Thursday, February 25, 2010

A lump of coal.

I'm as conscious of the environment as the next person. I cringed yesterday when, at the Fred Meyer Fuel Stop on 164th in Vancouver, the auto shut-off on the nozzle allowed a few milliliters of gasoline to overflow my fill tube and release themselves into the environment.

I'm always re-directing Tracey's recyclables from her garbage to the proper place. I don't think we ought to be dumping paint thinner into our rivers. Hell, I'm concerned about runoff from chemical fertilizers finding their way into the entire Willamette Valley river system so I appreciate farmers who are growing organic or - in the case of vineyards, are LIVE certified, but this is too much.

I'll be the first to admit that I'm not up to speed on the emissions from burning coal vis a vis burning oak logs (Nostrana, Ken's Aritisan), but there's a place in NE Portland that wants to install a coal-fired pizza oven like they have in New York City and New Haven, Ct. The neighbors (and the usual suspects) are screeching like owls.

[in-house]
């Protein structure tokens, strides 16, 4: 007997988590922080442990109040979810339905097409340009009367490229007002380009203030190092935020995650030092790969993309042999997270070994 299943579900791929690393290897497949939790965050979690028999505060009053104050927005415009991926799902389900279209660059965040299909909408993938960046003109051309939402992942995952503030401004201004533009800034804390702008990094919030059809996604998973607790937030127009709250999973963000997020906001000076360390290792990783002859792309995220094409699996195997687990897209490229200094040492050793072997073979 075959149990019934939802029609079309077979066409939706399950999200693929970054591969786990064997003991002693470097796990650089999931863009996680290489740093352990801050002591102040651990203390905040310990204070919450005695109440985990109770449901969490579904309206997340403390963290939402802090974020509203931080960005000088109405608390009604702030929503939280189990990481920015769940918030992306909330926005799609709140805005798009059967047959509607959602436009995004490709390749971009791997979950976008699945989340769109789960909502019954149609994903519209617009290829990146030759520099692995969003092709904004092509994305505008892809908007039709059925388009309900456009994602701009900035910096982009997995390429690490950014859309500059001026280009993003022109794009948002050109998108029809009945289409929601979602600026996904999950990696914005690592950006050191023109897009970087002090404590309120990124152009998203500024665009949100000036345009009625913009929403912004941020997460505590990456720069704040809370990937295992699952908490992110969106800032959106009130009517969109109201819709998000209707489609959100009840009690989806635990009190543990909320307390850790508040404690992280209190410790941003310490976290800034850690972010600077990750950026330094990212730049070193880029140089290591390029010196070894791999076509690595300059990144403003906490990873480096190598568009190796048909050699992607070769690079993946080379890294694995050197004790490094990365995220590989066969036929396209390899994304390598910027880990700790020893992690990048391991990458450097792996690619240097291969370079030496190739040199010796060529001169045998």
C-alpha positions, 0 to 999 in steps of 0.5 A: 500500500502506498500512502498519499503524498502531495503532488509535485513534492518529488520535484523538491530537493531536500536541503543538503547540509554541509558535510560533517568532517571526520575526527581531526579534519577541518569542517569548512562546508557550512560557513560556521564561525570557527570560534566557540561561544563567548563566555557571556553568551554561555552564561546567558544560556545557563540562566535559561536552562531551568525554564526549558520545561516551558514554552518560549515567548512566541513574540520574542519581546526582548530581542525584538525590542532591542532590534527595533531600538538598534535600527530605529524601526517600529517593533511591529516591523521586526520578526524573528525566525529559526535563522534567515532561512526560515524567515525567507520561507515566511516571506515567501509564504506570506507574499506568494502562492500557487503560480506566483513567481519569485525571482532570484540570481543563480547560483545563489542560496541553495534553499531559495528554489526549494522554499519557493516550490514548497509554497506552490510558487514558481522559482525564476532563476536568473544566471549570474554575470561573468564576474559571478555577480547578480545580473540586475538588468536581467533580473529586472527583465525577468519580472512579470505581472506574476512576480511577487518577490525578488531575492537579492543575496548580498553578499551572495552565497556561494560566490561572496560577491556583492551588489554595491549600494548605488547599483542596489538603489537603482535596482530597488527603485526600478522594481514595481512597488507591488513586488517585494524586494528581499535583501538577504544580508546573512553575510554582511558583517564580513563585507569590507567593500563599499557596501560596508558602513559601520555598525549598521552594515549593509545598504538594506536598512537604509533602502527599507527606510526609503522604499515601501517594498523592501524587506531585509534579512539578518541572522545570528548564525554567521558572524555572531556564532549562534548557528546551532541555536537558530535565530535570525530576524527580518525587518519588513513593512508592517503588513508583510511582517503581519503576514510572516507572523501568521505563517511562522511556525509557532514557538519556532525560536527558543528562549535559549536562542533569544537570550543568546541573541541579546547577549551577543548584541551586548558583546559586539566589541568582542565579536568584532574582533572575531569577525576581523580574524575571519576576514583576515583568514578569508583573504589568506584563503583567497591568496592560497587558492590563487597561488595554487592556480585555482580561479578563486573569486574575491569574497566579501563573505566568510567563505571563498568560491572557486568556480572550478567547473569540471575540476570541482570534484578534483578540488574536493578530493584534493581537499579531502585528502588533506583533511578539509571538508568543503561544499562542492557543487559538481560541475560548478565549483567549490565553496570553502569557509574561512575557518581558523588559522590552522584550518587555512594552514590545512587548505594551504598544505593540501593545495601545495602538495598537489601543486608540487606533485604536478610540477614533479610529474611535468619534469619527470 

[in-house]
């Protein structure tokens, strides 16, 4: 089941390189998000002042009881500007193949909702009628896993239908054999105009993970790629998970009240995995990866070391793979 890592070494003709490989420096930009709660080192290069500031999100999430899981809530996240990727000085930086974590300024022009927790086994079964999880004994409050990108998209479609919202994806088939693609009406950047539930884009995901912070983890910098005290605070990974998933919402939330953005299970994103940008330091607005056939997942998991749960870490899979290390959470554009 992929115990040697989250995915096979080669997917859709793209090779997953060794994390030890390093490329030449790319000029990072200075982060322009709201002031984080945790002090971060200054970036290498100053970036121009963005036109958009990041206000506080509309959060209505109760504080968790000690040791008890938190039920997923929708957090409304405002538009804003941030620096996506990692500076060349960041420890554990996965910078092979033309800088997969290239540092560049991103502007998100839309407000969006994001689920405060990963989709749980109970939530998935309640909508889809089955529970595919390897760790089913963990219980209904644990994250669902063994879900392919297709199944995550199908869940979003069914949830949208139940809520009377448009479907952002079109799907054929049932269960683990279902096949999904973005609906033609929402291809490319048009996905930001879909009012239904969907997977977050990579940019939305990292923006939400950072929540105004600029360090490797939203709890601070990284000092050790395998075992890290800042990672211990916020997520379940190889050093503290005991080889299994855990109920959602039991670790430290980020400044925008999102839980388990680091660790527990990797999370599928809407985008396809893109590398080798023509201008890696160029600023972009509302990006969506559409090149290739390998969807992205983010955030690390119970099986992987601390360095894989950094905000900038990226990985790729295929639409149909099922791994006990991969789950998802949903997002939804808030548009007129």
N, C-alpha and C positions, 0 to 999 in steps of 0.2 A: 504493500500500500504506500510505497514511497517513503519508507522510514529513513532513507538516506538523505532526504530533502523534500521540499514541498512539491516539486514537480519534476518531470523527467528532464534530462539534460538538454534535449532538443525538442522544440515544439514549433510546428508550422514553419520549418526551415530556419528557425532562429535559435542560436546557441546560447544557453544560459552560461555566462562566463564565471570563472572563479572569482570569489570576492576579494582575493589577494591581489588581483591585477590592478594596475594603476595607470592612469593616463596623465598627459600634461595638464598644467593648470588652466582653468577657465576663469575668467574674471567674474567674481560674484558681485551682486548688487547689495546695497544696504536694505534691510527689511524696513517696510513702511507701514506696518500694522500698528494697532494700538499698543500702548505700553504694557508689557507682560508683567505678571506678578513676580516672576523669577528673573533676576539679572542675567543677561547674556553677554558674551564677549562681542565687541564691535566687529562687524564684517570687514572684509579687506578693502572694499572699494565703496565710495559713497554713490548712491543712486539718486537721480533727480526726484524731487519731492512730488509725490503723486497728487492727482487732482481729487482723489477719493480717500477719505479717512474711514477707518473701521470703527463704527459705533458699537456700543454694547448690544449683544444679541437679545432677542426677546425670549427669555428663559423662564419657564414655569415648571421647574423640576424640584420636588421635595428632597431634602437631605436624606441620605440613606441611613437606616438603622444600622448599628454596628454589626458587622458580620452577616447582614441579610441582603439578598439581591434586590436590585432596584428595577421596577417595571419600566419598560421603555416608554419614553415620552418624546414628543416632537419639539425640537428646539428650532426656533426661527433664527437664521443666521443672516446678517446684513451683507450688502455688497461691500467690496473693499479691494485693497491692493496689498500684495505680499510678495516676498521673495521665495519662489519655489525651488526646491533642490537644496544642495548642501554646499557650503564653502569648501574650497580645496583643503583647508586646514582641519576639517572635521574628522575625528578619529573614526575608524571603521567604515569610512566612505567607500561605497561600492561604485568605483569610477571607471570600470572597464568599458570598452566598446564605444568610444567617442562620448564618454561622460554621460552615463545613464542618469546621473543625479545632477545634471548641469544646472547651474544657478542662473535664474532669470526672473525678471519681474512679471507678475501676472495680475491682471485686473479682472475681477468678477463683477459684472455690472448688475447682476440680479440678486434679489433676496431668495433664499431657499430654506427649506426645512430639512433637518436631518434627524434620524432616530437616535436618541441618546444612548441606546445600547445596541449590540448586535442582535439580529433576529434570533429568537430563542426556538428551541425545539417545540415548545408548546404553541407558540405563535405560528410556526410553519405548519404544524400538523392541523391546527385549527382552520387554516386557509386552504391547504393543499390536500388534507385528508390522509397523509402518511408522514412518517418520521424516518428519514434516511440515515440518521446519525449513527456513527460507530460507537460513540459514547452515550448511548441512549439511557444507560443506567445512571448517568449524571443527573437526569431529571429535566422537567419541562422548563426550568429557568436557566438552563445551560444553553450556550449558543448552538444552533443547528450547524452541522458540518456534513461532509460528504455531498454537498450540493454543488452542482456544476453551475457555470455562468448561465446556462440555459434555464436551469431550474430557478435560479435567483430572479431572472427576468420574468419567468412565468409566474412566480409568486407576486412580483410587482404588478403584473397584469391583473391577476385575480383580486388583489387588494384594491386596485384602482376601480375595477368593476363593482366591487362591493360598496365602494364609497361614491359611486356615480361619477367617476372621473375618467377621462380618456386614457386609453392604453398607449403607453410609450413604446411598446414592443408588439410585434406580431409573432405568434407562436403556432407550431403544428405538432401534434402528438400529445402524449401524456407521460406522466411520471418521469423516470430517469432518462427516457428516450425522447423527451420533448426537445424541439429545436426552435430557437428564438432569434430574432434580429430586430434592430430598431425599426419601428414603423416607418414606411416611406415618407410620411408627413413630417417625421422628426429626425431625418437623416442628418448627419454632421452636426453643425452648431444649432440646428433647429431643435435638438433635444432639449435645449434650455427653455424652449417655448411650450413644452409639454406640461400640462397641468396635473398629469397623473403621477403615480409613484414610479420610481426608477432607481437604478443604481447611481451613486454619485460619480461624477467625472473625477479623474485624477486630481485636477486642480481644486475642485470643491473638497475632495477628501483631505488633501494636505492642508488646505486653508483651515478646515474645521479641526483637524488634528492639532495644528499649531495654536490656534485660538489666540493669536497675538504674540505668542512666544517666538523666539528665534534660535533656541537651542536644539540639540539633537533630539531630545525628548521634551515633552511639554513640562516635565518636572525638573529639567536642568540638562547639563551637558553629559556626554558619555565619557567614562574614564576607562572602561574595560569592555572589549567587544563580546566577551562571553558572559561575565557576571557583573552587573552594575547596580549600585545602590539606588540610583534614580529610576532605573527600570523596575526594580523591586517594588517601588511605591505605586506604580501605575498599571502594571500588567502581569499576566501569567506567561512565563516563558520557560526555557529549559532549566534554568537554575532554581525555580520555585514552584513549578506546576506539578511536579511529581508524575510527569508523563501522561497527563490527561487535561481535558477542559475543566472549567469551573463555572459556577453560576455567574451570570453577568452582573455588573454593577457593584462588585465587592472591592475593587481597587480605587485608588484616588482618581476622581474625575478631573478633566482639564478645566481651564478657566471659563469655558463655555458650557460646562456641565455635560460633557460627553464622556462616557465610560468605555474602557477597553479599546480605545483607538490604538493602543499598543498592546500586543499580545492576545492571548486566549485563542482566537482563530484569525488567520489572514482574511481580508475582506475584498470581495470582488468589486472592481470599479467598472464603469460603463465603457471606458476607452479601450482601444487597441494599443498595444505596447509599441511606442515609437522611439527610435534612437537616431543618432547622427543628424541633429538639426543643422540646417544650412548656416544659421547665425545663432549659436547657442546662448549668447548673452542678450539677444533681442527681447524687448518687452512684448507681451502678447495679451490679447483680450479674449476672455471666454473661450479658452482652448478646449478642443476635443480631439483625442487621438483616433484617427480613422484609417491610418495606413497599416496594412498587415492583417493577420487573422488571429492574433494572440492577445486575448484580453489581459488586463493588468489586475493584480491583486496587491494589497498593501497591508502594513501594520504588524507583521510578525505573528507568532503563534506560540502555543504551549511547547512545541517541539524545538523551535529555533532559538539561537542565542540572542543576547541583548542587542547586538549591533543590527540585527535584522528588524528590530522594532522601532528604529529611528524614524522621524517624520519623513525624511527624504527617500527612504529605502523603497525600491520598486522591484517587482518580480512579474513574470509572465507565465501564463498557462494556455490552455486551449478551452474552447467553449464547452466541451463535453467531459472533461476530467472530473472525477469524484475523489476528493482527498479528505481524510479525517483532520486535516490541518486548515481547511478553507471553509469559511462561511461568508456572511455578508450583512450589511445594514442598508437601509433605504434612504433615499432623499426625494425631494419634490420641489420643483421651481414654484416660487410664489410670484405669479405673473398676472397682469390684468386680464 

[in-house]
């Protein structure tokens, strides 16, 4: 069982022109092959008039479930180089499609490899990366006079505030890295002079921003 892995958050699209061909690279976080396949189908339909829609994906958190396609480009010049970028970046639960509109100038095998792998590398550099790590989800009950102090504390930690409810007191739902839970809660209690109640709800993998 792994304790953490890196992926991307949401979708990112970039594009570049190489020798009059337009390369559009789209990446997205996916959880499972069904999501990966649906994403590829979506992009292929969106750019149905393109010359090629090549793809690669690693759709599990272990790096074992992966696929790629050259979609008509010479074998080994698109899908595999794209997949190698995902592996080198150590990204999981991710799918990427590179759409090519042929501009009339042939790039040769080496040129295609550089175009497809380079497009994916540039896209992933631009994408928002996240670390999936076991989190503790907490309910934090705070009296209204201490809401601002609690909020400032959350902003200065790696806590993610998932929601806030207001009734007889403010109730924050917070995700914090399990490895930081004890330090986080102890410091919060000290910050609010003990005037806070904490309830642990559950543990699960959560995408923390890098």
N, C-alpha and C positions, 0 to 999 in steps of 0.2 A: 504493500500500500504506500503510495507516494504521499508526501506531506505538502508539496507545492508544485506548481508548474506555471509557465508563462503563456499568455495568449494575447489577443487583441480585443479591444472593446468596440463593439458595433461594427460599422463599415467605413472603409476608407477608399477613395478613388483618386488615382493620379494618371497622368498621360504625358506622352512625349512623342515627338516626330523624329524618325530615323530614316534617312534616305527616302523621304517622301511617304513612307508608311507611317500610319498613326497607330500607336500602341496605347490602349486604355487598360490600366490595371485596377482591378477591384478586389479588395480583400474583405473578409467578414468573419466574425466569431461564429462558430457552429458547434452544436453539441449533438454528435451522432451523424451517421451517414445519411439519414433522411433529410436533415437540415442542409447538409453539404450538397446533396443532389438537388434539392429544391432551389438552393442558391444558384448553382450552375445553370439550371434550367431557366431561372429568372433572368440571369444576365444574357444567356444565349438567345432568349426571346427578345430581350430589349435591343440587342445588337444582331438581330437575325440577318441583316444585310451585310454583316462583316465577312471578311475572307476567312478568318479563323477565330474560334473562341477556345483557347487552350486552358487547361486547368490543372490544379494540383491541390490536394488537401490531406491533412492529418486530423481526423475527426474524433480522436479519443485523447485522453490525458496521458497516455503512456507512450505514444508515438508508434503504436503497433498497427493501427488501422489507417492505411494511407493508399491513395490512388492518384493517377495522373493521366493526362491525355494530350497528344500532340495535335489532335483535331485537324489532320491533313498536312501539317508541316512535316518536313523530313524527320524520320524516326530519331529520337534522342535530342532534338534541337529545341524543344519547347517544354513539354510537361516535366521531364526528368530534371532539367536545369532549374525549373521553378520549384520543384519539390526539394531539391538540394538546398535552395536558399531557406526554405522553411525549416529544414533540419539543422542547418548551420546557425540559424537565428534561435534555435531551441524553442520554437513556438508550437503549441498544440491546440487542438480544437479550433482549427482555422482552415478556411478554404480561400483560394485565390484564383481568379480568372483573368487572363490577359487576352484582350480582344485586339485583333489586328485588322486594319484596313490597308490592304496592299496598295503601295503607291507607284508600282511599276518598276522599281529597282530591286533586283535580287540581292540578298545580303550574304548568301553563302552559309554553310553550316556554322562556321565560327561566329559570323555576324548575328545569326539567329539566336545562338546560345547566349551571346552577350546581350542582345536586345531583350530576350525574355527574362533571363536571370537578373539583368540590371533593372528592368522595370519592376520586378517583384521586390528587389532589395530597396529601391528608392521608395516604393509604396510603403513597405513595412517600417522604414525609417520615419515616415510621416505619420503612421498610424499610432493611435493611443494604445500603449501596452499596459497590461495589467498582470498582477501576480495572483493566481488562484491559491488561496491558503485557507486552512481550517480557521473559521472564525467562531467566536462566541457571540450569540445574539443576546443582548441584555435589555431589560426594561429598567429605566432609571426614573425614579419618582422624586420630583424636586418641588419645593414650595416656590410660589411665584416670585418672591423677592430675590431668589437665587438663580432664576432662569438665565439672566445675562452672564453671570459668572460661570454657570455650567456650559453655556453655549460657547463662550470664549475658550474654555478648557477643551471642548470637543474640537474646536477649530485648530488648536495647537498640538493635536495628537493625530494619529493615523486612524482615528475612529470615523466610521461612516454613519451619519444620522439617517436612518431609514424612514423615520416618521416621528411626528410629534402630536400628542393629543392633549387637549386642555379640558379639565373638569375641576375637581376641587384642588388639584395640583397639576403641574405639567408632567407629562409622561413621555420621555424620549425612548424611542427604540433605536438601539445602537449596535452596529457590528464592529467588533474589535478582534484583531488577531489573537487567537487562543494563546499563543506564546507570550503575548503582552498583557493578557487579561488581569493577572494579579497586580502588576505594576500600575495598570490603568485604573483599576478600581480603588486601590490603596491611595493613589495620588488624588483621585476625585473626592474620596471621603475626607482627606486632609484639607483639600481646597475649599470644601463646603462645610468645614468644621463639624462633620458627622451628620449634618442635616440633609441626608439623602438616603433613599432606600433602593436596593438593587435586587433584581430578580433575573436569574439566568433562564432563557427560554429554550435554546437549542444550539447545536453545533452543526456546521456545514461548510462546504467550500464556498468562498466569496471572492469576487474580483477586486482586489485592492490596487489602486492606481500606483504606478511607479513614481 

C'mon. Just how much harmful material can a small, coal-fired oven produce over the course of a few hours a day? How many hoops are these people going to have to jump through with the city's building inspectors like Cathy Whims of Nostrana had to jump through for what is essentially a fireplace?

Tracey lives in Camas. Ever been there to enjoy the "Eau du Camas" from the pulp mill? It's lovely.

I say bring on the coal-fired oven.